This project was initially motivated by a specific question: Computers present us with a multitude of choices, but do they provide the user freedom of choice? More and more so, computers are becoming a black box accessible only to the "experts." Consumers of these products are left with a set of choices: choices that are predetermined by standards derived from average perceptual qualities that are quantified by programmers and the hardware. This is precisely the case with the colorspace RGB. Standardization of these colors is not the same for each individual's perception of red, green and blue, thus leaving the consumer with color choices that are determined by principles of digital technology. These principles are not always clearly identifiable. The terminology used in the technology regarding color, for example sharp, true, or a choice of millions of colors, clouds over the choices made in developing this technology. The R.g.b-project seeks to investigate the principles of digital color representation as determined by manufacturers and programmers. Does digital technology favor certain colors above others? Does the use of these technologies constrict, or confine in some way, our ability to interact with our environment? With this project I hope to tease the computer into showing its true colors.

The R.g.b-project started in 2004 as part of my theses requirements for the MFA program at the School for Contemporary Arts, Simon Fraser University, in Vancouver, Canada. In the initial phase of the project the focus was on research; later, my focus shifted to development of new-media happenings and installations. The project can be categorized as a site-specific, participatory event that leads to a screening, installation or a happening. The creation process is broken down into three stages. The first stage consist of a performance lecture wherein the concepts behind the R.g.b-project are explained. The second phase is participatory, and entails the documenting of colorwalks. The last phase is the site-specific installation or new-media happening. Each phase is adaptable to present circumstances.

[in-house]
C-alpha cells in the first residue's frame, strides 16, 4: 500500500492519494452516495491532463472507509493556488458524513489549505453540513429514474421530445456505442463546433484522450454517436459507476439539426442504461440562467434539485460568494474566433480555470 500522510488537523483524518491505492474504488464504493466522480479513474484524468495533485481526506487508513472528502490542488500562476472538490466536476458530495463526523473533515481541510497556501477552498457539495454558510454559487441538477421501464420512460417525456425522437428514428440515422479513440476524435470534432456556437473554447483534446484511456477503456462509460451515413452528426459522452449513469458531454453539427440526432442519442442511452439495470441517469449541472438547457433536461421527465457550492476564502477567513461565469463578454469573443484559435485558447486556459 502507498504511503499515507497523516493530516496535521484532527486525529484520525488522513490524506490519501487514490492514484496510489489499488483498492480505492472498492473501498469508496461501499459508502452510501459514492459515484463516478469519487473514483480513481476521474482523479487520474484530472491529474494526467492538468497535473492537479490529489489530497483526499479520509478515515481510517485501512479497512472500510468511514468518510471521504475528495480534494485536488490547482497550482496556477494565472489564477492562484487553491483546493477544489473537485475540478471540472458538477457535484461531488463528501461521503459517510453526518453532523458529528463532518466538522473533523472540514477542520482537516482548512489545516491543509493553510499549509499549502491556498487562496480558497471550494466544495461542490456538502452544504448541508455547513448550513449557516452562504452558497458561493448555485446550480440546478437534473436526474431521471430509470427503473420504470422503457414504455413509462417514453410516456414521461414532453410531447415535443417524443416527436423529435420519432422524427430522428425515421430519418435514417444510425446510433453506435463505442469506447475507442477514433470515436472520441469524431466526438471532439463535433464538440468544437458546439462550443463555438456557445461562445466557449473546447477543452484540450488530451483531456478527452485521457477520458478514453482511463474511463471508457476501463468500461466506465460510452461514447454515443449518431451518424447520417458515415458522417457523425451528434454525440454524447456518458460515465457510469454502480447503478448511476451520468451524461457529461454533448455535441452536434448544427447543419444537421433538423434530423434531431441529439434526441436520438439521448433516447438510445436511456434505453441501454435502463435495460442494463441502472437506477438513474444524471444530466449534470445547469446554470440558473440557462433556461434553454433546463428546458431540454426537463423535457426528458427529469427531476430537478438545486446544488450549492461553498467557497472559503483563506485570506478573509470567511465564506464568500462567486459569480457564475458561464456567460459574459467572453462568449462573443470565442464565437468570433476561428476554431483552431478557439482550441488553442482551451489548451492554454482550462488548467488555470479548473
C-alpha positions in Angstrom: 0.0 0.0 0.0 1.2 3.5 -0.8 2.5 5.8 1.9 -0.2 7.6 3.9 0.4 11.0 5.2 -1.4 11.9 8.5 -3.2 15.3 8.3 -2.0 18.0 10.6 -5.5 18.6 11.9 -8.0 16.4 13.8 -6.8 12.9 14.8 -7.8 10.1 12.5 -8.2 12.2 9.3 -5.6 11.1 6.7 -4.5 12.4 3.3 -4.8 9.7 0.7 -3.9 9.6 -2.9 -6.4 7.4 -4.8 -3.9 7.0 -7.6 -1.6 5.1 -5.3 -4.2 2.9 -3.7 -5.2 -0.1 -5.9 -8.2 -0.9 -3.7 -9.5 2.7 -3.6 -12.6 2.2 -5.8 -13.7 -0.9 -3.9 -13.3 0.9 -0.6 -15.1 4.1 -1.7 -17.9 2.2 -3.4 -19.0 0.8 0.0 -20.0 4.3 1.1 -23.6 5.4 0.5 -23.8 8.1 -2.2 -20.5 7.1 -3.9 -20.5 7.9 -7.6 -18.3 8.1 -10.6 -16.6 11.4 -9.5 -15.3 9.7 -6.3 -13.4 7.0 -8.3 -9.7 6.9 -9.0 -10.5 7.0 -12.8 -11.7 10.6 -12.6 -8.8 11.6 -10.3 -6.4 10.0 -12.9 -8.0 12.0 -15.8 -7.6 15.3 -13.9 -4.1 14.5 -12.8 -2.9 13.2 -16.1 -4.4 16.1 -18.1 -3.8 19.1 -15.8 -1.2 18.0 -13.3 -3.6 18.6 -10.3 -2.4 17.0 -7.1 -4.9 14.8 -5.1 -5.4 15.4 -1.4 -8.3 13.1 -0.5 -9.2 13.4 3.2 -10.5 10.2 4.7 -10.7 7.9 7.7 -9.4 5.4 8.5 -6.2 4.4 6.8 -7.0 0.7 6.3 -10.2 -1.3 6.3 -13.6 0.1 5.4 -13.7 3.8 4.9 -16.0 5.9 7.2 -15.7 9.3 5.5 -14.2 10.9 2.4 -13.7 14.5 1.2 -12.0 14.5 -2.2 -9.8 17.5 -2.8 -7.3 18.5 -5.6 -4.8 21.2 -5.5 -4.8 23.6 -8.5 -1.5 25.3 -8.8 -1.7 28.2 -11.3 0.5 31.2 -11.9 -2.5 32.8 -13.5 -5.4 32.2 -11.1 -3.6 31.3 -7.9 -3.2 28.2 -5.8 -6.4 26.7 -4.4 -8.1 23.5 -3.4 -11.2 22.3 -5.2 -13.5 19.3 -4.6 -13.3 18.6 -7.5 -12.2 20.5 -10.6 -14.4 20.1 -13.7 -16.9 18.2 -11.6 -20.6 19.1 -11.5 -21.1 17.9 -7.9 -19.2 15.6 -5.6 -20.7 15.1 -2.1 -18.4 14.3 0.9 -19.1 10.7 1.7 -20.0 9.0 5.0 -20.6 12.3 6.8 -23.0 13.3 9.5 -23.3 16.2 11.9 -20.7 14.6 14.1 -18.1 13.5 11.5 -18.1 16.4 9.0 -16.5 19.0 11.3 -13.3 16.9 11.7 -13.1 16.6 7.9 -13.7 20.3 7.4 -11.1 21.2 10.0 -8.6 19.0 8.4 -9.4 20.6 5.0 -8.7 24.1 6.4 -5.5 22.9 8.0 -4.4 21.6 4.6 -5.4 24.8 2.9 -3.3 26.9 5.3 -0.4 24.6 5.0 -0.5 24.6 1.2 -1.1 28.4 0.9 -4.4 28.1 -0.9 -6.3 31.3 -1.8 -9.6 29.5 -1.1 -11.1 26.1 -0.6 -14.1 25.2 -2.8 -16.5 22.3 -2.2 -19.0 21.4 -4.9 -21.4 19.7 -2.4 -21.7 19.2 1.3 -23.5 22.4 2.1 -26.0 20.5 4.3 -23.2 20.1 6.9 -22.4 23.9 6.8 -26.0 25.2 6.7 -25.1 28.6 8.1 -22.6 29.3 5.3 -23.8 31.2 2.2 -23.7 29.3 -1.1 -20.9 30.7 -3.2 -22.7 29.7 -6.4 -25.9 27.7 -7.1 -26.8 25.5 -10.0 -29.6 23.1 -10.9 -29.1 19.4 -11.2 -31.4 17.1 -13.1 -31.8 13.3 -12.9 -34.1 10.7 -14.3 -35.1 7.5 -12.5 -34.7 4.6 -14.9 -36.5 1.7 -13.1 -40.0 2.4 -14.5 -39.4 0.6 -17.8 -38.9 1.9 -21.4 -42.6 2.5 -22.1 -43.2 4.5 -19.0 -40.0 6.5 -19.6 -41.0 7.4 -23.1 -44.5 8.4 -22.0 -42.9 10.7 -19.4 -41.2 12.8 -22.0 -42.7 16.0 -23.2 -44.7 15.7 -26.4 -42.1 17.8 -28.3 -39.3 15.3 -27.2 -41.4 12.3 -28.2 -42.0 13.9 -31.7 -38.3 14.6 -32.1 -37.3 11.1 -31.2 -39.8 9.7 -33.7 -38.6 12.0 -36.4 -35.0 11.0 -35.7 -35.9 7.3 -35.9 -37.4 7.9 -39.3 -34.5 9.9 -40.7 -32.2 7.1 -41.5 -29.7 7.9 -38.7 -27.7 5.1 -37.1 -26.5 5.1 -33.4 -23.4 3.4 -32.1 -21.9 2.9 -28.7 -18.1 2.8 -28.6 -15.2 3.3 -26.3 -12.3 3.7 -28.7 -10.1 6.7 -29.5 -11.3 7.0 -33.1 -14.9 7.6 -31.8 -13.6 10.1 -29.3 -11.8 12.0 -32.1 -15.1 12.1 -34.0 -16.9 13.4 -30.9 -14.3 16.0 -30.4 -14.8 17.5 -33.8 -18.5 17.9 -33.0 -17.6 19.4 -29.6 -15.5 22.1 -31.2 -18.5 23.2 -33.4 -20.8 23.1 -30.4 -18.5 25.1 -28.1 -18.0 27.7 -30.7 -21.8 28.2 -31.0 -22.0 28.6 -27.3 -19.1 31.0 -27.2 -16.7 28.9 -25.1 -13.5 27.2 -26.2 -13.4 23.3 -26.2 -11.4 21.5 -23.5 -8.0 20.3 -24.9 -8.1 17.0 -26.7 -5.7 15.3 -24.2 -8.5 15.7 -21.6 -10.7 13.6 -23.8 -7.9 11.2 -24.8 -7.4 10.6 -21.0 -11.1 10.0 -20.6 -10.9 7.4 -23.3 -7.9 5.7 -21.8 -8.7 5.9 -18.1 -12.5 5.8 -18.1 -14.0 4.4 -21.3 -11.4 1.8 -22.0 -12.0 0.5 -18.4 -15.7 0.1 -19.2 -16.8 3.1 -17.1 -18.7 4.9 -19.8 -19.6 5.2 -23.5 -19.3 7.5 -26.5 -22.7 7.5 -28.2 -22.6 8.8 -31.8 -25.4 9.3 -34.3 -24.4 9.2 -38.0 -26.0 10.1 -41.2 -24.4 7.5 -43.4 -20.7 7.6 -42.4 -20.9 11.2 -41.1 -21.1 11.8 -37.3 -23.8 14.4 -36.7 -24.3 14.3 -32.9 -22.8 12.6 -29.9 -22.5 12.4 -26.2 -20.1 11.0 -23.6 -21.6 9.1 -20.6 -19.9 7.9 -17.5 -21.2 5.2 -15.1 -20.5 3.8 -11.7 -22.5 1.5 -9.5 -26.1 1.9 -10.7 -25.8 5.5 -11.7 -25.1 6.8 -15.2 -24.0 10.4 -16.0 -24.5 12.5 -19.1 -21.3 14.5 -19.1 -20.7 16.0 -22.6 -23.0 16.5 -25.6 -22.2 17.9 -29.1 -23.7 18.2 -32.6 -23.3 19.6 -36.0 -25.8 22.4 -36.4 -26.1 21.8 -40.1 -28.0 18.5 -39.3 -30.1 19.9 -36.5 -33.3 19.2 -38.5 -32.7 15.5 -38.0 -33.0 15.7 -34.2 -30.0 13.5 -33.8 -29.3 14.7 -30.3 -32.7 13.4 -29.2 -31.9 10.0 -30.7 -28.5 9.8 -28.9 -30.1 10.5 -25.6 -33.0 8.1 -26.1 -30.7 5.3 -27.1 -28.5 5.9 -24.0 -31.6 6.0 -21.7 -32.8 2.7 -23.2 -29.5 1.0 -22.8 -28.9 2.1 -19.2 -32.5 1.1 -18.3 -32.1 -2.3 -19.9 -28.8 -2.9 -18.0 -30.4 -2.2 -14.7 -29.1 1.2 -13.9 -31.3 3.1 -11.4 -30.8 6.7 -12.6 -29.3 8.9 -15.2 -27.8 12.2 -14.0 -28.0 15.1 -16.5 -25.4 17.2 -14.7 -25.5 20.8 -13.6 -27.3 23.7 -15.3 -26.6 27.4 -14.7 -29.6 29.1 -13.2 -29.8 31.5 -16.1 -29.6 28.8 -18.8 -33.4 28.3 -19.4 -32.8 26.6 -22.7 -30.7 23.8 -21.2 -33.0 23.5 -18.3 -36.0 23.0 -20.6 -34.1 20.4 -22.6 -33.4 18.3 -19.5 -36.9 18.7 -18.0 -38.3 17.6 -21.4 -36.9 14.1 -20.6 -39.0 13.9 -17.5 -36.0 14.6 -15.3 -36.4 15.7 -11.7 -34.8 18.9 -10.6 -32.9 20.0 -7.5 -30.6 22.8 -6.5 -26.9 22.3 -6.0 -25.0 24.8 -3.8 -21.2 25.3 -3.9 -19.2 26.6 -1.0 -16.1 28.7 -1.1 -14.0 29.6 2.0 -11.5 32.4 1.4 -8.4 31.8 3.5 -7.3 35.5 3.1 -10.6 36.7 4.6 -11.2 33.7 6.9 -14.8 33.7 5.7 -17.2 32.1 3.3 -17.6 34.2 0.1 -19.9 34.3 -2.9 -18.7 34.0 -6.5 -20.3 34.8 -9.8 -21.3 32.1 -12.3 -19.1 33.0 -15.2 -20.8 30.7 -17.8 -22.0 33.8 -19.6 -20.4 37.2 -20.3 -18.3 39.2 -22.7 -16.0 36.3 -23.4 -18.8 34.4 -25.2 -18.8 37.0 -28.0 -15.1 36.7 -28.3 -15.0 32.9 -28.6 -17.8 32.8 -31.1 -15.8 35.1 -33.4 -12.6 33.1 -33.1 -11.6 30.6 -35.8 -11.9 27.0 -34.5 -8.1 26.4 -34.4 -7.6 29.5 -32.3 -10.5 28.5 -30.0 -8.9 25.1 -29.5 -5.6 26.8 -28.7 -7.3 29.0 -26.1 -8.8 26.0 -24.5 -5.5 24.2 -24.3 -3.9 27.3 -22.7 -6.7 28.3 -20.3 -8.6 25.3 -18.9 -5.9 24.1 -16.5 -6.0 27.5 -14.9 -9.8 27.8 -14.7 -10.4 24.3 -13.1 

The research

The research focuses on the possibility of an imbedded bias towards optical images in digital technology and that this bias is a representation of the cultural climate in which this technology was developed. The problem I found with digital color representation is that all color is filtered through a standardized perception of Red, Green and Blue, and doesn't allow a multiple interpretation of these colors, at any given moment. I hope by having different people participate, questions can be asked concerning the technological, historical, cultural bias towards color. An interesting conclusion of the research was that the individual idiosyncrasies didn't show through an interpretation of color, but through a personal approach regarding the documenting, namely the topic or method of shooting, for example predominantly signs, or a conceptual approach of the assignment.

The performance lecture